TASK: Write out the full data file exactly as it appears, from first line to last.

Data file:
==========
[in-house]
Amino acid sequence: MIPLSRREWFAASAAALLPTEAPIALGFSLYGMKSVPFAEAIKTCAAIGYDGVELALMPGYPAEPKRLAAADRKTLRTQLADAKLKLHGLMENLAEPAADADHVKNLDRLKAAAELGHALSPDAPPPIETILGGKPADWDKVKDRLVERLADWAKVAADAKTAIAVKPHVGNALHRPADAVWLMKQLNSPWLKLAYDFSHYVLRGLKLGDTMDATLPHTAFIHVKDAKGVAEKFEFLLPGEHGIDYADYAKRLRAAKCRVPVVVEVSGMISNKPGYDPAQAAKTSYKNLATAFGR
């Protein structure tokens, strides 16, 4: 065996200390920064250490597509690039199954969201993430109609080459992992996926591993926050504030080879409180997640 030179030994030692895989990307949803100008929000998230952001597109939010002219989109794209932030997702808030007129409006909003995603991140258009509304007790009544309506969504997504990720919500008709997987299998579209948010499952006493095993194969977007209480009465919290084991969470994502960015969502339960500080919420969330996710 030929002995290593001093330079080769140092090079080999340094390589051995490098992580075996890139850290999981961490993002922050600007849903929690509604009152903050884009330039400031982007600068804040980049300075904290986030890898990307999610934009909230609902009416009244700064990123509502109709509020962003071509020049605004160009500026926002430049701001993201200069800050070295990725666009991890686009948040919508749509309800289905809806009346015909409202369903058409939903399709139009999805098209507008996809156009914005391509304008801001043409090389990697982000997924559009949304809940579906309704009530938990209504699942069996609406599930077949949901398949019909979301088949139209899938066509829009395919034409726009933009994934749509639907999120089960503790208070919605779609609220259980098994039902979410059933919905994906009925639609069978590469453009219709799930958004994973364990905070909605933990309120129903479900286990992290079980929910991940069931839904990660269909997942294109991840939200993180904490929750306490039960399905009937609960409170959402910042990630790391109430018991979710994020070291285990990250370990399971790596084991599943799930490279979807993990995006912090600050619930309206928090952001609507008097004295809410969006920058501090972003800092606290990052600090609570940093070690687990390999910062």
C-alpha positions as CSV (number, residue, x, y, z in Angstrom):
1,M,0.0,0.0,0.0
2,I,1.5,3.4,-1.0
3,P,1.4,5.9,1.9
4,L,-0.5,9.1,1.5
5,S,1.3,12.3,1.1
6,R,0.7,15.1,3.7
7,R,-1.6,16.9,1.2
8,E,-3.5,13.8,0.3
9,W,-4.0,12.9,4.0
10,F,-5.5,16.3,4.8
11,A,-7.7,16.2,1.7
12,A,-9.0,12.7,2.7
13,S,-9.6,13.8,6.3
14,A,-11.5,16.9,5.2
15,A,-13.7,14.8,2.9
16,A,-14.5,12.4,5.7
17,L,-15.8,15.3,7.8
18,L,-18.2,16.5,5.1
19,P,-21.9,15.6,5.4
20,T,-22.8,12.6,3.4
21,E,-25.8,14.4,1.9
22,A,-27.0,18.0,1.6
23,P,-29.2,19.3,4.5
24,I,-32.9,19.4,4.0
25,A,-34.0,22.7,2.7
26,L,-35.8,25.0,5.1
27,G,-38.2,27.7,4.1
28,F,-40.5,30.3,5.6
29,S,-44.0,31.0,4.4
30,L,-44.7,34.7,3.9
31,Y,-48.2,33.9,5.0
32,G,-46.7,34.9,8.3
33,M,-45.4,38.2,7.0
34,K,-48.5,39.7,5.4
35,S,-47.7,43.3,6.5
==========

[in-house]
Amino acid sequence: MIPLSRREWFAASAAALLPTEAPIALGFSLYGMKSVPFAEAIKTCAAIGYDGVELALMPGYPAEPKRLAAADRKTLRTQLADAKLKLHGLMENLAEPAADADHVKNLDRLKAAAELGHALSPDAPPPIETILGGKPADWDKVKDRLVERLADWAKVAADAKTAIAVKPHVGNALHRPADAVWLMKQLNSPWLKLAYDFSHYVLRGLKLGDTMDATLPHTAFIHVKDAKGVAEKFEFLLPGEHGIDYADYAKRLRAAKCRVPVVVEVSGMISNKPGYDPAQAAKTSYKNLATAFGR
């Protein structure tokens, strides 16, 4: 065996200390920064250490597509690039199954969201993430109609080459992992996926591993926050504030080879409180997640 030179030994030692895989990307949803100008929000998230952001597109939010002219989109794209932030997702808030007129409006909003995603991140258009509304007790009544309506969504997504990720919500008709997987299998579209948010499952006493095993194969977007209480009465919290084991969470994502960015969502339960500080919420969330996710 030929002995290593001093330079080769140092090079080999340094390589051995490098992580075996890139850290999981961490993002922050600007849903929690509604009152903050884009330039400031982007600068804040980049300075904290986030890898990307999610934009909230609902009416009244700064990123509502109709509020962003071509020049605004160009500026926002430049701001993201200069800050070295990725666009991890686009948040919508749509309800289905809806009346015909409202369903058409939903399709139009999805098209507008996809156009914005391509304008801001043409090389990697982000997924559009949304809940579906309704009530938990209504699942069996609406599930077949949901398949019909979301088949139209899938066509829009395919034409726009933009994934749509639907999120089960503790208070919605779609609220259980098994039902979410059933919905994906009925639609069978590469453009219709799930958004994973364990905070909605933990309120129903479900286990992290079980929910991940069931839904990660269909997942294109991840939200993180904490929750306490039960399905009937609960409170959402910042990630790391109430018991979710994020070291285990990250370990399971790596084991599943799930490279979807993990995006912090600050619930309206928090952001609507008097004295809410969006920058501090972003800092606290990052600090609570940093070690687990390999910062």
C-alpha positions as CSV (number, residue, x, y, z in Angstrom):
1,M,0.0,0.0,0.0
2,I,1.5,3.4,-1.0
3,P,1.4,5.9,1.9
4,L,-0.5,9.1,1.5
5,S,1.3,12.3,1.1
6,R,0.7,15.1,3.7
7,R,-1.6,16.9,1.2
8,E,-3.5,13.8,0.3
9,W,-4.0,12.9,4.0
10,F,-5.5,16.3,4.8
11,A,-7.7,16.2,1.7
12,A,-9.0,12.7,2.7
13,S,-9.6,13.8,6.3
14,A,-11.5,16.9,5.2
15,A,-13.7,14.8,2.9
16,A,-14.5,12.4,5.7
17,L,-15.8,15.3,7.8
18,L,-18.2,16.5,5.1
19,P,-21.9,15.6,5.4
20,T,-22.8,12.6,3.4
21,E,-25.8,14.4,1.9
22,A,-27.0,18.0,1.6
23,P,-29.2,19.3,4.5
24,I,-32.9,19.4,4.0
25,A,-34.0,22.7,2.7
26,L,-35.8,25.0,5.1
27,G,-38.2,27.7,4.1
28,F,-40.5,30.3,5.6
29,S,-44.0,31.0,4.4
30,L,-44.7,34.7,3.9
31,Y,-48.2,33.9,5.0
32,G,-46.7,34.9,8.3
33,M,-45.4,38.2,7.0
34,K,-48.5,39.7,5.4
35,S,-47.7,43.3,6.5